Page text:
• Endlessly versatile. I lean on my DragSox for vertical kick work, particularly when the local lap swim is too crowded. Or I will combo them with fins to really get the lactate churning in my legs. I will do sprint swim and sprint kick work with them on. Options are endless!

3. Resistance tubing

In this case we aren’t talking about the type of stretch chords that you lasso around the flag pole, slip your hands into, bend over at the waist, and then wail away on. (Even though these do have their purpose.)

Nope, I am talking about the much funner kind—the type which you knot up one end to the starting block, and then buckle the other around your waist and swim out against it.

Research that we detailed in another post that talked about whether resistance training improved 50m sprinting performance. In that particular study, elite swimmers trained with resistance tubing twice a week, for 12-weeks.

The athletes swam against the chord, which was tied up to a starting block, and also getting speed-assist training by being pulled back by the tubing.

At the end of the 12-weeks the swimmers improved speed over a 50m versus the poor control group swimmers, who performed the regular workouts without the tube work.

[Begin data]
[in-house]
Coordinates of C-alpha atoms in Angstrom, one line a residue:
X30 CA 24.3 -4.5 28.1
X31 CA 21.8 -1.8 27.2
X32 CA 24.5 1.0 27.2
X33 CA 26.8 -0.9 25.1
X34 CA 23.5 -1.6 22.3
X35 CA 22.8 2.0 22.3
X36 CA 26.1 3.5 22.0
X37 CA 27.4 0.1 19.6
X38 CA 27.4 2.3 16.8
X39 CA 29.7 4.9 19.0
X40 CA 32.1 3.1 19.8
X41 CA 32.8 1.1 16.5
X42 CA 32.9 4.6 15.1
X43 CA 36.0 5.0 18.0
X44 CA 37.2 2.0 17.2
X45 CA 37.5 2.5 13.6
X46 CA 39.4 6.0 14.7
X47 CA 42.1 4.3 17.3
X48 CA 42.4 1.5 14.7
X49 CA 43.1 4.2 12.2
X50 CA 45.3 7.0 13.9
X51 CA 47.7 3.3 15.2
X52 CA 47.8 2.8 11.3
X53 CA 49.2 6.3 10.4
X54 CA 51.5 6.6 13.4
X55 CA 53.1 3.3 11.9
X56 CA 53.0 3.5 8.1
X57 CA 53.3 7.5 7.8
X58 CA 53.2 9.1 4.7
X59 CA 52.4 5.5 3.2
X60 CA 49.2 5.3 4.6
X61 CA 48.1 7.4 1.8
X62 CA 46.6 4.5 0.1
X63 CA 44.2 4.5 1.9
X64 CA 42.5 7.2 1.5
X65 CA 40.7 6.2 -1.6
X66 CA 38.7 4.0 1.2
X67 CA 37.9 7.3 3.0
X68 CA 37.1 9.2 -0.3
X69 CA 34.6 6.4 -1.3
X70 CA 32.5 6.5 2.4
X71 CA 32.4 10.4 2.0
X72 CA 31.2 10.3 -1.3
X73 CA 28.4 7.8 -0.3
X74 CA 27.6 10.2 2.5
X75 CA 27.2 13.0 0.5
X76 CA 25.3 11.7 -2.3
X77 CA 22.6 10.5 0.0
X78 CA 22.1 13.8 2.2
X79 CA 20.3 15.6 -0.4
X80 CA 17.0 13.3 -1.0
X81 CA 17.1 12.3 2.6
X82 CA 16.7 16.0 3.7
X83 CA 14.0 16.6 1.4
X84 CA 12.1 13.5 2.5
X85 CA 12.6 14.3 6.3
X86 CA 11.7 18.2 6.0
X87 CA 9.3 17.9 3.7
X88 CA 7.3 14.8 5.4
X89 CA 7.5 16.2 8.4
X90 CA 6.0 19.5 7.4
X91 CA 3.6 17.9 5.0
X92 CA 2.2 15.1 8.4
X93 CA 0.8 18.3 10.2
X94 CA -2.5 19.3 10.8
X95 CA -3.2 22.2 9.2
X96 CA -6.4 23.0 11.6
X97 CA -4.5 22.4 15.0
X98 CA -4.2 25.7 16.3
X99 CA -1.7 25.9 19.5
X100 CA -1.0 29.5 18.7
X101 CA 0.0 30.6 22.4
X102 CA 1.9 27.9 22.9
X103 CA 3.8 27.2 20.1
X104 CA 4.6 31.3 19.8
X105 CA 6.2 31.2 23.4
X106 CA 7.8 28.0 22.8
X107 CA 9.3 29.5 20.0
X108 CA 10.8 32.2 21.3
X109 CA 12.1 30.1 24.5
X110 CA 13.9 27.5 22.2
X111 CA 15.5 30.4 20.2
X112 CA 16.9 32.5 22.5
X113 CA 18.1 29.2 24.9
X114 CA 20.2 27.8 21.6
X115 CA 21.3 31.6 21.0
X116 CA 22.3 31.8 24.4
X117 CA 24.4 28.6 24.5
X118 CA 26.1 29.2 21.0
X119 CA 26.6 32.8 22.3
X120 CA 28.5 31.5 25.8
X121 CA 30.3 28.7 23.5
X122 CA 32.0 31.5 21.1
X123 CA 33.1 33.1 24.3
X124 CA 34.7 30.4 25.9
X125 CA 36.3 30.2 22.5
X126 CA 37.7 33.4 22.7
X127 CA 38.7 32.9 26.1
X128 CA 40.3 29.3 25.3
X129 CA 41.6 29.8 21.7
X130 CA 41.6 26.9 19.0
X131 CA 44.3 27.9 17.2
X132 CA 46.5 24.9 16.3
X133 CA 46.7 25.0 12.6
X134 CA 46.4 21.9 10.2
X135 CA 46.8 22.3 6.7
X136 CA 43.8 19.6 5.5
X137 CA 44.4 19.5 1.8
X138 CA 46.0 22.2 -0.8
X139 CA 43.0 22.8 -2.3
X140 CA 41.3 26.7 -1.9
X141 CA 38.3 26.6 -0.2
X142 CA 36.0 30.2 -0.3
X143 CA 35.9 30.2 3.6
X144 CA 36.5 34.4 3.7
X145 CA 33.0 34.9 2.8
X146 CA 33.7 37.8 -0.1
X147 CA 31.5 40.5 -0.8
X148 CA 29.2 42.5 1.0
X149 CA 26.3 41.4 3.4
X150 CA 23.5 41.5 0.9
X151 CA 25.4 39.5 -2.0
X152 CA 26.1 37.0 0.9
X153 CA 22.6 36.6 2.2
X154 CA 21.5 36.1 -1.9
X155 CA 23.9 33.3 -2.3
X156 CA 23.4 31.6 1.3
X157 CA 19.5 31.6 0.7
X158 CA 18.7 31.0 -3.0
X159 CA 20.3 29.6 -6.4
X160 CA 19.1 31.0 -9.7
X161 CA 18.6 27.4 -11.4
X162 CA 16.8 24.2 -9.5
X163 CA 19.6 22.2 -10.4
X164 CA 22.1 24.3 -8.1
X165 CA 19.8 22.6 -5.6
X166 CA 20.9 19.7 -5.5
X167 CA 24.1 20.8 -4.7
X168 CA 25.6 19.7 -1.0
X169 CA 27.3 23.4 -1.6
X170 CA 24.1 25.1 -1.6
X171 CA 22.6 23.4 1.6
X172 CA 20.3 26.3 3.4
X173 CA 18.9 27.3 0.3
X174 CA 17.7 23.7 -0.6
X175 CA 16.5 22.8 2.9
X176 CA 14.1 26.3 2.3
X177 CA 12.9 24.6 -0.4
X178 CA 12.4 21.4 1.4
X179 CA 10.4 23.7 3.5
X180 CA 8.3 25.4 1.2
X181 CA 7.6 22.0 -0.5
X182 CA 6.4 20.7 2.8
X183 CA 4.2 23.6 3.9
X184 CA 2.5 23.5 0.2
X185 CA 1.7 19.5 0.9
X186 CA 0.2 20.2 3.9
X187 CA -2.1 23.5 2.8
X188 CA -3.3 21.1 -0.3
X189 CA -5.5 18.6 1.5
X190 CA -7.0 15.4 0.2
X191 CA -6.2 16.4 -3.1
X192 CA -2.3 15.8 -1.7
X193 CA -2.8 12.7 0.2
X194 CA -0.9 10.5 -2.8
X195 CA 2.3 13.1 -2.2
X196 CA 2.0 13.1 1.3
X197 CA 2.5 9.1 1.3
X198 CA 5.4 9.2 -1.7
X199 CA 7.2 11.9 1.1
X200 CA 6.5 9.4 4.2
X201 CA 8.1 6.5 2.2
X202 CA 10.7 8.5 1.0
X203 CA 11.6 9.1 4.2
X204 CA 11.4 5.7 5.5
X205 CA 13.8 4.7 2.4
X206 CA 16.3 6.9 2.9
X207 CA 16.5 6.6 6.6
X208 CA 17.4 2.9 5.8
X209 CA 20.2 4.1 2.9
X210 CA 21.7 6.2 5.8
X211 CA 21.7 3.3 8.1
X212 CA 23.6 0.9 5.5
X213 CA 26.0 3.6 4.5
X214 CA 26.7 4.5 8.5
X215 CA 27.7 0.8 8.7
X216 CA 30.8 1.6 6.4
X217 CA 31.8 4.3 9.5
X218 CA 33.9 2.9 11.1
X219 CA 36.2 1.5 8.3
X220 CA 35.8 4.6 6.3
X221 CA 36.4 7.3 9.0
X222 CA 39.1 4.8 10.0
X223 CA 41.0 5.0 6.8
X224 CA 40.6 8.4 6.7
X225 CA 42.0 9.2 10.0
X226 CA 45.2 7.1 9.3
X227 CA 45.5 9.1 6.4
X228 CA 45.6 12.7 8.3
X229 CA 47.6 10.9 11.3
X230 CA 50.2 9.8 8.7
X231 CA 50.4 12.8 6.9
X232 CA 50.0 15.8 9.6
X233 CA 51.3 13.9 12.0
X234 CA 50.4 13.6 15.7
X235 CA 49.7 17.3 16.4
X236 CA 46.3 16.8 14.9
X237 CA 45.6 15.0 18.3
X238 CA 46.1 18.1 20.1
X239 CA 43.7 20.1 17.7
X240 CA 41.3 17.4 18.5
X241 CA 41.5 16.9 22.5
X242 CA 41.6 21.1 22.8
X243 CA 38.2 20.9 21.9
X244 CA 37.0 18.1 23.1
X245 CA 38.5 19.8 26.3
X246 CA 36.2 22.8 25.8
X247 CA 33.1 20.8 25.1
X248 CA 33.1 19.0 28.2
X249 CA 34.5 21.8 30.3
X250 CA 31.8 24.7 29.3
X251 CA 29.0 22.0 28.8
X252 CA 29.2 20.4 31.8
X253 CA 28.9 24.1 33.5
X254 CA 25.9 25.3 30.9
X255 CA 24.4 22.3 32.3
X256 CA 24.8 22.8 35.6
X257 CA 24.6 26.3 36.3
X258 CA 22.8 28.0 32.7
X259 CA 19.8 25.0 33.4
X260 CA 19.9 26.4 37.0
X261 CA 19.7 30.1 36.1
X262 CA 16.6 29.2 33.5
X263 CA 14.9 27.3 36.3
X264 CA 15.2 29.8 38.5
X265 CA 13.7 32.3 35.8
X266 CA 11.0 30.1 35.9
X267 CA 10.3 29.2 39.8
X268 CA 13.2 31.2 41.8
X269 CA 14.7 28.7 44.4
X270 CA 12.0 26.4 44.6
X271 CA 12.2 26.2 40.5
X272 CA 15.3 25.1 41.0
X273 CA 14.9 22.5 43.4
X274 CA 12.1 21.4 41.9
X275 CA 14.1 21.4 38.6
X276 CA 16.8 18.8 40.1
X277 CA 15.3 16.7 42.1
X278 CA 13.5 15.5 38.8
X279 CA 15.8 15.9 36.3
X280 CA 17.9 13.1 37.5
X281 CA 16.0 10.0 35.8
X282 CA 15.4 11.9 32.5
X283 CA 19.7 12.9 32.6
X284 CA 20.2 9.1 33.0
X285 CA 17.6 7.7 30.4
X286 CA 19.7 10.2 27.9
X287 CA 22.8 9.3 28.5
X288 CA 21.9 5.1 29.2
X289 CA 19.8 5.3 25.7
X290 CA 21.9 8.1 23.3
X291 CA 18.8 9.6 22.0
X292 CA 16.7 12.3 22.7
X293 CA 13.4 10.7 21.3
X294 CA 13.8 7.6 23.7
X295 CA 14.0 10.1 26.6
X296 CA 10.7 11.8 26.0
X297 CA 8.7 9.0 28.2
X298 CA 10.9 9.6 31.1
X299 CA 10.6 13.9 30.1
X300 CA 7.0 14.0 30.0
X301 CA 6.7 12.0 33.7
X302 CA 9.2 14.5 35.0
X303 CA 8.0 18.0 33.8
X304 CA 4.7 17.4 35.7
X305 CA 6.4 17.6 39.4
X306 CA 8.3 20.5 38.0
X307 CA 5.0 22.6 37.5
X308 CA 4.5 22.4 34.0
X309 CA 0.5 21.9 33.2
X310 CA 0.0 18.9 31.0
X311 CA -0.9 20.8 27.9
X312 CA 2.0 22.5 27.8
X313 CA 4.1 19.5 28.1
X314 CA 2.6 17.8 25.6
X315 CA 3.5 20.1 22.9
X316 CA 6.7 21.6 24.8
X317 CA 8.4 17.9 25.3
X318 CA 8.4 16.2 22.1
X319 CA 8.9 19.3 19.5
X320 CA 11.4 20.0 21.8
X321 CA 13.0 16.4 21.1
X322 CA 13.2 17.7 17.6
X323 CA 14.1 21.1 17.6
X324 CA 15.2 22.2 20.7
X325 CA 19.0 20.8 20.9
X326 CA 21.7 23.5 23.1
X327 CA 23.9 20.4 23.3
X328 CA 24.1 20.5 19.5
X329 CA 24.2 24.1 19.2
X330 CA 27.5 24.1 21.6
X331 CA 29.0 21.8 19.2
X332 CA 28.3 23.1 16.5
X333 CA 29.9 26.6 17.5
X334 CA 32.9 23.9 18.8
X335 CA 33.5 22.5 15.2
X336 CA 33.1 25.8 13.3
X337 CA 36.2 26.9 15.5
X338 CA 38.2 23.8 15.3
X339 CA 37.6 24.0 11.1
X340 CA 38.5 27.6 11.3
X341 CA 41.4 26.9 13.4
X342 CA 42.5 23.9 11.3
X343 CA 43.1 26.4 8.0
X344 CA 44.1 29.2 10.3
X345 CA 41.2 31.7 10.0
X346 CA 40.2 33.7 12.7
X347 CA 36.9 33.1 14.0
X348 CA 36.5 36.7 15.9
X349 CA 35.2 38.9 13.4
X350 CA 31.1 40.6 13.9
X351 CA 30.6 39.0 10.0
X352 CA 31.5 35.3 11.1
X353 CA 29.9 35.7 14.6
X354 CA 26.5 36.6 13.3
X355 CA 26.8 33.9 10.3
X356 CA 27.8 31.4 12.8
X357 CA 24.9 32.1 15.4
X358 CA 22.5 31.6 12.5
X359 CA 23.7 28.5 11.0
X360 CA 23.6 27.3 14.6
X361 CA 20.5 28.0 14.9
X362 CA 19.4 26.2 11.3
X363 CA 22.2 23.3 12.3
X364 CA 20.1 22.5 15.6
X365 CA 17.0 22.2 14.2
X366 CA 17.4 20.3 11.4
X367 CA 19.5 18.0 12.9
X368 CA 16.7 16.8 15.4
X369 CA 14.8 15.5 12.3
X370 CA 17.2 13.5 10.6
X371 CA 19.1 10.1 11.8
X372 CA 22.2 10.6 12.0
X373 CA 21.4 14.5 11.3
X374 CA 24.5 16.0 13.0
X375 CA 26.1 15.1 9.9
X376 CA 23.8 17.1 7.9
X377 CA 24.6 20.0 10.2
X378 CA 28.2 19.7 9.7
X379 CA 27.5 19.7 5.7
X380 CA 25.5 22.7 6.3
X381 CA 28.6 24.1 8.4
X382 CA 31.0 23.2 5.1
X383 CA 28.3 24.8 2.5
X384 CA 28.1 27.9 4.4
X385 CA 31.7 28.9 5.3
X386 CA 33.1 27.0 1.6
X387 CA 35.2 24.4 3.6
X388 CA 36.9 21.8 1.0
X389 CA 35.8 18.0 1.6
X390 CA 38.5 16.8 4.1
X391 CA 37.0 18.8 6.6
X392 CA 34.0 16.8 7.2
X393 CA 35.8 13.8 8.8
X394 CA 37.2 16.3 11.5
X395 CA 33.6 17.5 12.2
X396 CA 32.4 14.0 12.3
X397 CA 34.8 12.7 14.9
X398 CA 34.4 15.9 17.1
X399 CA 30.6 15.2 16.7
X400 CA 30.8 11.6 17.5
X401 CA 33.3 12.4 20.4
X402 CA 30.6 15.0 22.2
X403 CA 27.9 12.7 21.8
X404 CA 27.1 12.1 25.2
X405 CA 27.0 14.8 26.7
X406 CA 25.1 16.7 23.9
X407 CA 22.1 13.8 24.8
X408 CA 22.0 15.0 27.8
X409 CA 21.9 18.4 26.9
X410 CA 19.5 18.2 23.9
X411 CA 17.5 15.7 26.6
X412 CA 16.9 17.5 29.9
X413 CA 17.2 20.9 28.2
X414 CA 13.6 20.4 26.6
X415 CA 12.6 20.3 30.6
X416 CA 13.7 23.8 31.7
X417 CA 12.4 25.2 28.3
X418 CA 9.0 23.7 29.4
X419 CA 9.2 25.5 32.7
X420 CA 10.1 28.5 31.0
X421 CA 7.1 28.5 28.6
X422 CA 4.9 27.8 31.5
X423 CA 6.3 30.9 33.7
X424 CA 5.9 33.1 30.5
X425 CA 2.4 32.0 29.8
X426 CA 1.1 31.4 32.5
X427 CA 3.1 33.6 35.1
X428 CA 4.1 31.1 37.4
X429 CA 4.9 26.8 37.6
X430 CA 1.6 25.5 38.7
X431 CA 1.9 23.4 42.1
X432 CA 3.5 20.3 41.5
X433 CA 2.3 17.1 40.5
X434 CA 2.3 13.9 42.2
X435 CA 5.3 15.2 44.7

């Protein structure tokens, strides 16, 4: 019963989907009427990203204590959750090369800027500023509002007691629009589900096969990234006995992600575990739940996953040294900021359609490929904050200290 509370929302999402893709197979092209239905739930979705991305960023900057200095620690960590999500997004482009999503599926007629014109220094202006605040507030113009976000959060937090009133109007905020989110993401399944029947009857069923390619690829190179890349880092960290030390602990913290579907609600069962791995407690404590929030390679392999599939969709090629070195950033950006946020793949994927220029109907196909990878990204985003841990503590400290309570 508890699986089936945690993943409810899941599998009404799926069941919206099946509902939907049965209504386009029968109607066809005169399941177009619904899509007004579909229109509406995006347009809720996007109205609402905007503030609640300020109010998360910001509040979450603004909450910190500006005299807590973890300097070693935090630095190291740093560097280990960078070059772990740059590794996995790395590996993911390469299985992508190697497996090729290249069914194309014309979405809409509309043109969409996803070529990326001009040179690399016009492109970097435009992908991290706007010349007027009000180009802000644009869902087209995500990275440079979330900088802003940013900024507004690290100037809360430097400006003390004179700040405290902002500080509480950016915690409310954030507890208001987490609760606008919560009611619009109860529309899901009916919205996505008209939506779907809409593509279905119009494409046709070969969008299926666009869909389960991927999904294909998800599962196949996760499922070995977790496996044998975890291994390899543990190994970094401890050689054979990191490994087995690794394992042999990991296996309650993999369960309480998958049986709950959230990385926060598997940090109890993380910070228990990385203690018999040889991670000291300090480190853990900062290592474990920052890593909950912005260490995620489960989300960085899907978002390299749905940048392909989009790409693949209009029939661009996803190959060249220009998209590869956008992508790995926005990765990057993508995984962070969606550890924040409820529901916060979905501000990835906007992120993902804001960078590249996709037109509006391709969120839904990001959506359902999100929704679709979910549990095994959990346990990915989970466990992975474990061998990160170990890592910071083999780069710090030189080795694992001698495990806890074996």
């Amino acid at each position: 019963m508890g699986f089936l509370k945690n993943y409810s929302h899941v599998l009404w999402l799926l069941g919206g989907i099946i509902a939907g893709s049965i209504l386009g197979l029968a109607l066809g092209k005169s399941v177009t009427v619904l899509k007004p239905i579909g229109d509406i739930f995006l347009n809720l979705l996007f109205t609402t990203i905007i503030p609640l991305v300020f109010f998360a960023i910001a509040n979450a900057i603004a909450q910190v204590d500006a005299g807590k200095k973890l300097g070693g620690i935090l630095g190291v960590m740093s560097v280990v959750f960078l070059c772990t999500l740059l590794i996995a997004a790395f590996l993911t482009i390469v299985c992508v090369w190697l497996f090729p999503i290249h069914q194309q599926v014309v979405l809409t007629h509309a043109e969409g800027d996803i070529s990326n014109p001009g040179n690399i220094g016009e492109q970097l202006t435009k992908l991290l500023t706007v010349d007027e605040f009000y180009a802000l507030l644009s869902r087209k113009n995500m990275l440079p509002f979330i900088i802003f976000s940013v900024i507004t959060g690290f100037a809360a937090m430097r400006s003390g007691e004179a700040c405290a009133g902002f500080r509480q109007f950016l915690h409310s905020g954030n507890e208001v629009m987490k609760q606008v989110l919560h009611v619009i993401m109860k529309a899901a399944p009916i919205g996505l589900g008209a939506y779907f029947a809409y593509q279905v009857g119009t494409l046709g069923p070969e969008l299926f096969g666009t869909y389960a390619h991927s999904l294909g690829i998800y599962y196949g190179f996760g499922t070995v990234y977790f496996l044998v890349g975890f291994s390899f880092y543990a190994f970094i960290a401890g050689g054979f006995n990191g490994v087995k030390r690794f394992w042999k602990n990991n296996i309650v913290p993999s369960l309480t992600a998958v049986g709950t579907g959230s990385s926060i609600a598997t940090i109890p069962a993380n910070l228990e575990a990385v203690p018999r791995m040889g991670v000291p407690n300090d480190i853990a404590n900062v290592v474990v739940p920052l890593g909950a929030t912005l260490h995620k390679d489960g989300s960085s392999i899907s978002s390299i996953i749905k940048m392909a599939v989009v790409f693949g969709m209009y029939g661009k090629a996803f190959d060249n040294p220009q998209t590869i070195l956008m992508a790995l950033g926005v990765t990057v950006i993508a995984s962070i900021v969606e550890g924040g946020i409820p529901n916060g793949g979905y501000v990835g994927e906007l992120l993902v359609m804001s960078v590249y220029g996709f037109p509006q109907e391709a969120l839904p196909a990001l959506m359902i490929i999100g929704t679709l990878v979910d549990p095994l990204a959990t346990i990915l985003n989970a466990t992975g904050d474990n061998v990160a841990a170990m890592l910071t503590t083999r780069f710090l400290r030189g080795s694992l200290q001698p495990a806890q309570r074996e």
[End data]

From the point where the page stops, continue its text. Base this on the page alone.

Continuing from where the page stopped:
There is one thing you will really notice when swimming against a stretch chord, and it’s something that is very hard to replicate otherwise…

The moment the chord goes taut and progress slows to a snail’s pace your body will naturally adjust into the most efficient position possible.  As it turns out, your body is smart—it will seek the most efficient means to get through the water when faced with maximum resistance.

Training with the tubing for short bursts followed by high rest ends up serving a powerhouse double-whammy; you get high value power work in while ingraining efficient body position into your swimming.

Final Note: Contrast Your Power Work with Speed for Max Effect